Arguably the most iconic perfume in the world, Coco Chanel No 5 has been a household name for nearly a century. Coco Chanel was an innovator in her fashion designs, and a trailblazer in the world of perfume as well. If you are intrigued by this world famous perfume, read on to learn more about the making of Chanel No 5 as well as the Chanel No 5 ingredients.
Created by Gabrielle Chanel in 1921 to be the ultimate symbol of luxurious simplicity, N°5 has since become more than a fragrance. It is an olfactory heritage: an idea of femininity, a masterpiece of chic, passed on from generation to generation.
Up to this point in history, women preferred to wear fragrances based on the scent of a single garden flower. Society associated fragrances with multiple scents or that included musks and jasmine with prostitutes or courtesans. Coco Chanel believed the world was ready for a change. She envisioned a fragrance that would epitomize the liberated woman of the 1920s. She wanted to create a scent that smelled fresh and clean, perhaps drawing upon her childhood as the daughter of a French laundry woman.
To change the world of perfume, Chanel would need to change the way perfumes were made. Traditionally perfumers made fresh smelling fragrances using citrus like orange, bergamot, and also lemon. These scents, however, wear off quickly. Chemists had success creating artificial scents that lasted much longer, but perfumers were hesitant to try them. Chanel’s lover introduced her to Ernest Beaux, a perfumer who was daring enough to experiment with these new chemicals and the Chanel No 5 ingredients that were needed.
Ernest Beaux’s Happy Accident: Coco Chanel No 5 Ingredients
When Gabrielle Chanel created N°5 Parfum with perfumer Ernest Beaux in 1921, she launched a revolution in a bottle. It was the first of its kind — ground-breaking for Beaux’s innovative use of aldehydes, or synthetic components which add layers of complexity, making N°5 shockingly modern in an era of single-note scents.
Beaux experimented with aldehydes, chemicals which will amp up the fragrance in any perfume. He worked for months to create 10 samples for Chanel to choose from. In one of those samples, his team had accidentally added far too much aldehyde. Instead of adding a ten percent dilution of aldehyde, Beaux’s assistant mistakenly added a much higher dose to that sample. When Chanel smelled the ten different samples, she chose sample number five — the sample with the extra dose of aldehyde.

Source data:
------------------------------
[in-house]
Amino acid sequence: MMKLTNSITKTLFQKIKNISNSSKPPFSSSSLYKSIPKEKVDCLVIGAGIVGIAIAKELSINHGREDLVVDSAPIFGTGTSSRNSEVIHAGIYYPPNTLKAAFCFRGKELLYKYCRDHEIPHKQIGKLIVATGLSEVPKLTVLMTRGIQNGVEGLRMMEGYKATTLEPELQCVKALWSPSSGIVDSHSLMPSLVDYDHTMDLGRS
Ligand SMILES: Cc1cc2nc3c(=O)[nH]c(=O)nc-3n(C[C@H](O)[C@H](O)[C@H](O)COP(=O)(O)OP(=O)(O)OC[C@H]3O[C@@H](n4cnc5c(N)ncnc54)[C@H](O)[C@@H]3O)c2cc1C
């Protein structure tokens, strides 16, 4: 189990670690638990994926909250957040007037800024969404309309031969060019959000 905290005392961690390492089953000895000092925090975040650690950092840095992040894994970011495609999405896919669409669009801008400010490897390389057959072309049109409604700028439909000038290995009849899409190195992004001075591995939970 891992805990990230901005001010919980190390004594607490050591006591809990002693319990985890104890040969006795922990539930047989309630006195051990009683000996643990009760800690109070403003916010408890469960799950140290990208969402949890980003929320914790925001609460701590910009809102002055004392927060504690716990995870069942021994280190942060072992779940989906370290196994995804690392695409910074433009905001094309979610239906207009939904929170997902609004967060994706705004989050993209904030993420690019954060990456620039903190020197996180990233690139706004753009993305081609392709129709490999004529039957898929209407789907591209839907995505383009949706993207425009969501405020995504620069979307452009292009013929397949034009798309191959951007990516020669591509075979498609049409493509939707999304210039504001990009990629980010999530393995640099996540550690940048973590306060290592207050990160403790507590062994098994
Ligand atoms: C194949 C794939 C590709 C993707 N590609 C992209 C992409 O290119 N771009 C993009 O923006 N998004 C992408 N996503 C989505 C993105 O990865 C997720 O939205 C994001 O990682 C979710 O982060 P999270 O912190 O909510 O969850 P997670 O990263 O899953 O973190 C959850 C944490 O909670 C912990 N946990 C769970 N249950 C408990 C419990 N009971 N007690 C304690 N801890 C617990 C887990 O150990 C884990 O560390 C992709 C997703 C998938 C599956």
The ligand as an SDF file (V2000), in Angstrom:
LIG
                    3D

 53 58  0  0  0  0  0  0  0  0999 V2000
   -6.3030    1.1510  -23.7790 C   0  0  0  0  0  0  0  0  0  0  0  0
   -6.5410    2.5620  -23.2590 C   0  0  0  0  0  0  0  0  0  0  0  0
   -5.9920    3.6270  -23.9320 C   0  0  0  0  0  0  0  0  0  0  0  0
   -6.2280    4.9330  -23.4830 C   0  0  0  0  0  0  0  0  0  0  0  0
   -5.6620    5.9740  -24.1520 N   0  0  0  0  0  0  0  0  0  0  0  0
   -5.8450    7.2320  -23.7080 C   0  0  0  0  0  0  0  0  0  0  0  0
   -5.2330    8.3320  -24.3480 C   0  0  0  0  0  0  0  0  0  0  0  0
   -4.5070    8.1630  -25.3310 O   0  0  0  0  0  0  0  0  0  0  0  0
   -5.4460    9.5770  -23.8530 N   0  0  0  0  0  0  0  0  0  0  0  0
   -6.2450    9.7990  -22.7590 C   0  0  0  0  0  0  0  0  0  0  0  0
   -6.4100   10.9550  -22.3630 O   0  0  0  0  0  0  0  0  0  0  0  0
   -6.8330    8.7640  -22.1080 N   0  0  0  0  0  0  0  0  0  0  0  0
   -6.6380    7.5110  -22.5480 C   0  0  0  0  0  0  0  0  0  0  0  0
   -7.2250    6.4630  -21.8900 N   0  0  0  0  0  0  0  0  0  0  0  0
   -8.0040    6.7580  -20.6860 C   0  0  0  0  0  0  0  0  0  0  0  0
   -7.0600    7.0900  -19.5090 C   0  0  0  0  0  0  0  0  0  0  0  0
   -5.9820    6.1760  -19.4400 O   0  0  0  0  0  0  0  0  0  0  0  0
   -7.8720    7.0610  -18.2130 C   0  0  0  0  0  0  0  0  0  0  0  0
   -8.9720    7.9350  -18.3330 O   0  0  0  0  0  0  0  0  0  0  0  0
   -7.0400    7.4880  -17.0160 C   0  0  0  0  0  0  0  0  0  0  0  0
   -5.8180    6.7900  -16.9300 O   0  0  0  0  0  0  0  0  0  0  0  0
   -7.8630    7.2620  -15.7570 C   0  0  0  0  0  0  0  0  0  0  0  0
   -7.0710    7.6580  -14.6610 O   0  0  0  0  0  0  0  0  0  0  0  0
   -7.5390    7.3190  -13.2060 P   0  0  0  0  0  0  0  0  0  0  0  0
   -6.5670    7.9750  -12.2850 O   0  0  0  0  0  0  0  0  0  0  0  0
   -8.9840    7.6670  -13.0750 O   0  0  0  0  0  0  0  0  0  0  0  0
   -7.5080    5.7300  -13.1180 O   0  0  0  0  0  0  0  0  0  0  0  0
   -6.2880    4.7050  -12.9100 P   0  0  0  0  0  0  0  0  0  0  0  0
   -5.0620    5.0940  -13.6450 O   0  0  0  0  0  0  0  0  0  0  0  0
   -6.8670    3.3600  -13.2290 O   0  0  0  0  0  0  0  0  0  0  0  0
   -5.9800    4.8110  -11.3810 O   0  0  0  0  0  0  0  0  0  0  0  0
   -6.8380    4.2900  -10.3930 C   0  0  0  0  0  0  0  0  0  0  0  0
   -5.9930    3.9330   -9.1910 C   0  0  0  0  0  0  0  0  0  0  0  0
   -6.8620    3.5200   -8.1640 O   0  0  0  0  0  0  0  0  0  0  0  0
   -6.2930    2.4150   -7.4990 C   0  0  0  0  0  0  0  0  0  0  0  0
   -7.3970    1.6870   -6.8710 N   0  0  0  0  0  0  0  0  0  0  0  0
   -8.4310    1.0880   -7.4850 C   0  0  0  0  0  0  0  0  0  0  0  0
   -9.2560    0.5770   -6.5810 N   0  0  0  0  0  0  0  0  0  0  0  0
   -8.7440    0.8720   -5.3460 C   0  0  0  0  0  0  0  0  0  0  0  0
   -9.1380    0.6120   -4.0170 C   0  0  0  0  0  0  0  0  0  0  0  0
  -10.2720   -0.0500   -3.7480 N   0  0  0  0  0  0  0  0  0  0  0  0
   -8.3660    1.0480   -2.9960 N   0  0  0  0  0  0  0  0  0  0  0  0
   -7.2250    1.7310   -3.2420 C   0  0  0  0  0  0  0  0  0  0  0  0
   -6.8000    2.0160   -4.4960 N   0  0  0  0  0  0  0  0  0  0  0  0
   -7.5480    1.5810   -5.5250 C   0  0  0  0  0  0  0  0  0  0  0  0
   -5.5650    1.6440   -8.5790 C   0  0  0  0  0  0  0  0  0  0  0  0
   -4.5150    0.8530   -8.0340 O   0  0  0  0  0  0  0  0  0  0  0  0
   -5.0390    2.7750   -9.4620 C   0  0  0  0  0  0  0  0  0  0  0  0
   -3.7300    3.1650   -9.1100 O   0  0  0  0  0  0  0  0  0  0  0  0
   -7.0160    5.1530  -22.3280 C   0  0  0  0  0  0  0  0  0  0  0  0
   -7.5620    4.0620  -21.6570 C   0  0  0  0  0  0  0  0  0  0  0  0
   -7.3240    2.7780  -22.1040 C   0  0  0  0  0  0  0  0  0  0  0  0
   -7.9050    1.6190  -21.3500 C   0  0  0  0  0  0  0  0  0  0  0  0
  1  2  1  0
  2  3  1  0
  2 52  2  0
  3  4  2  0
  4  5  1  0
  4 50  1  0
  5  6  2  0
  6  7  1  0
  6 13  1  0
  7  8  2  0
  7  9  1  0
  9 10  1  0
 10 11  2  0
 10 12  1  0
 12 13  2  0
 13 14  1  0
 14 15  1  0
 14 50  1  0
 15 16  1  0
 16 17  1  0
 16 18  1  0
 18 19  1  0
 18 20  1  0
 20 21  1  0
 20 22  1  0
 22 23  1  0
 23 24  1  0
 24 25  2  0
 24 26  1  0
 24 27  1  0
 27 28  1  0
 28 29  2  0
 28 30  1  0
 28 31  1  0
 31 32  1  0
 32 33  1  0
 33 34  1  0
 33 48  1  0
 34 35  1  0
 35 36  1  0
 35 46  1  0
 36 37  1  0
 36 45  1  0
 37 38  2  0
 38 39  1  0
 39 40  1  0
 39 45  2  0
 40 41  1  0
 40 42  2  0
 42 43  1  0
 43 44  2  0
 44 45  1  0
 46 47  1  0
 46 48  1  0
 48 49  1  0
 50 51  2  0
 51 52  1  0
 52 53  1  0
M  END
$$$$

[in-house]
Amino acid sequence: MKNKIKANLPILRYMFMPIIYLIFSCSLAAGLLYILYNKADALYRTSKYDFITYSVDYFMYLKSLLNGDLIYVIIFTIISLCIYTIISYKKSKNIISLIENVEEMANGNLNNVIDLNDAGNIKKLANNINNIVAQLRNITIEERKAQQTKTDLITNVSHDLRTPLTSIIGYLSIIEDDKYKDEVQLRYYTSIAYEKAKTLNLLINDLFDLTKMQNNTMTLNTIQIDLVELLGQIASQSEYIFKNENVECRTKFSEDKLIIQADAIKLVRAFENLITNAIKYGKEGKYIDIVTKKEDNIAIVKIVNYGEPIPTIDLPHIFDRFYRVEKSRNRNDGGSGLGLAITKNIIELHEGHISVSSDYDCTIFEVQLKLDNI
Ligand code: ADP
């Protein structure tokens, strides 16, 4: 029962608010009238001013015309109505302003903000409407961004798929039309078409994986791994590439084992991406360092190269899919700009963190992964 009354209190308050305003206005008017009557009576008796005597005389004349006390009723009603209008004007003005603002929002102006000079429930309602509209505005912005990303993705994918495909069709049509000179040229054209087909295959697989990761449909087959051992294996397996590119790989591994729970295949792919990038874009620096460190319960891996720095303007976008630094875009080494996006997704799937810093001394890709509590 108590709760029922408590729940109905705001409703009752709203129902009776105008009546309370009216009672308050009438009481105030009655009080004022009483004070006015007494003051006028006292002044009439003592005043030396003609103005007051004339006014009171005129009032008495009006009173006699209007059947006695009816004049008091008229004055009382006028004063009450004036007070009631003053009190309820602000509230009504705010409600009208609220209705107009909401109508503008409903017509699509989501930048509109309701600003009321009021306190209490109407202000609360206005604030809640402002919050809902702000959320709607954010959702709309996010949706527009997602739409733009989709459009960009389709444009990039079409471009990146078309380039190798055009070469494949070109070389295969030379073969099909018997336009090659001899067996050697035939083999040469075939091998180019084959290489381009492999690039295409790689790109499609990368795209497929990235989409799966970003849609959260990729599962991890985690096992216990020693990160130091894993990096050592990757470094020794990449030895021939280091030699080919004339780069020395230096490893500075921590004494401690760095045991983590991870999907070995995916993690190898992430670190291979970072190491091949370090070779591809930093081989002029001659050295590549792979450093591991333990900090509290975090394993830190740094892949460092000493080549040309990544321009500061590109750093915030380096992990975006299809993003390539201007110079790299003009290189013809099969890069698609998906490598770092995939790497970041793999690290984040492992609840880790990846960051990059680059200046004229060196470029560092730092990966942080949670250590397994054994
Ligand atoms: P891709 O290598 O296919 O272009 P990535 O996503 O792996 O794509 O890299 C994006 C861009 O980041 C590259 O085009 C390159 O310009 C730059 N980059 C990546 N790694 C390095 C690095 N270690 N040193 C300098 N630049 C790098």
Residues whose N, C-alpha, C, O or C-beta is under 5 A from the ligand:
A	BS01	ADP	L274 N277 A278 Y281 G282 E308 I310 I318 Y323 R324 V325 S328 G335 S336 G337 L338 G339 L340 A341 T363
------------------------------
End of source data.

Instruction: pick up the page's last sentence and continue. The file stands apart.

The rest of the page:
The extra bright scent of the fifth sample may not have been the only reason Chanel chose that perfume. Some aldehydes actually smell strongly like soap!
Coco Chanel No 5 Signature Scent
An ever-changing fragrance with no single dominant note, N°5 boasts the incredible power of being able to be interpreted differently based on the wearer, thus revealing each woman’s uniqueness.
Beaux worked for years in Grasse, France, and the environment played heavily in the creation of Coco Chanel No 5. The formula for a bottle of No 5 contains no less than 80 ingredients. The top notes of Chanel No 5 ingredients feature a strong dose of ylang-ylang and also neroli. Under these top notes, the jasmine of May roses of Beaux’s home of Grasse come through. In fact, each 30ml bottle of Chanel No 5 contains 1,000 jasmine flowers and 12 May roses. The base notes of the perfume feature a combination of sandalwood, boubon vetiver and also vanilla.
The Iconic Bottle
Designed in 1921 by Gabrielle Chanel herself, the simple lines and incredibly plain white label of The Classic Bottle were as surprising as the fragrance. The chiseled stopper, cut like a diamond, was inspired by the geometry of the Place Vendôme that Gabrielle could gaze at from the balcony of her room at the Ritz in Paris.
The Coco Chanel No 5 bottle design was also a departure from traditional perfume bottles. She modeled the design on both the rectangular beveled lines of men’s toiletry bottles and on classic whiskey decanters. She also wanted to the bottle made from expensive, delicate glass. This original bottle design has not changed much over the years. The design is so iconic that famed artist Andy Warhol depicted its classic shape in a series of screenprints for the Museum of Modern Art in New York City.
So have you ever owned a bottle of Coco Chanel No 5? Let us know in the comments below. Did you know the story behind the Chanel No 5 ingredients? We love to get the story behind some of these modern-day icons. Can’t get enough of Chanel? See the history of the Chanel Flap Bag as well.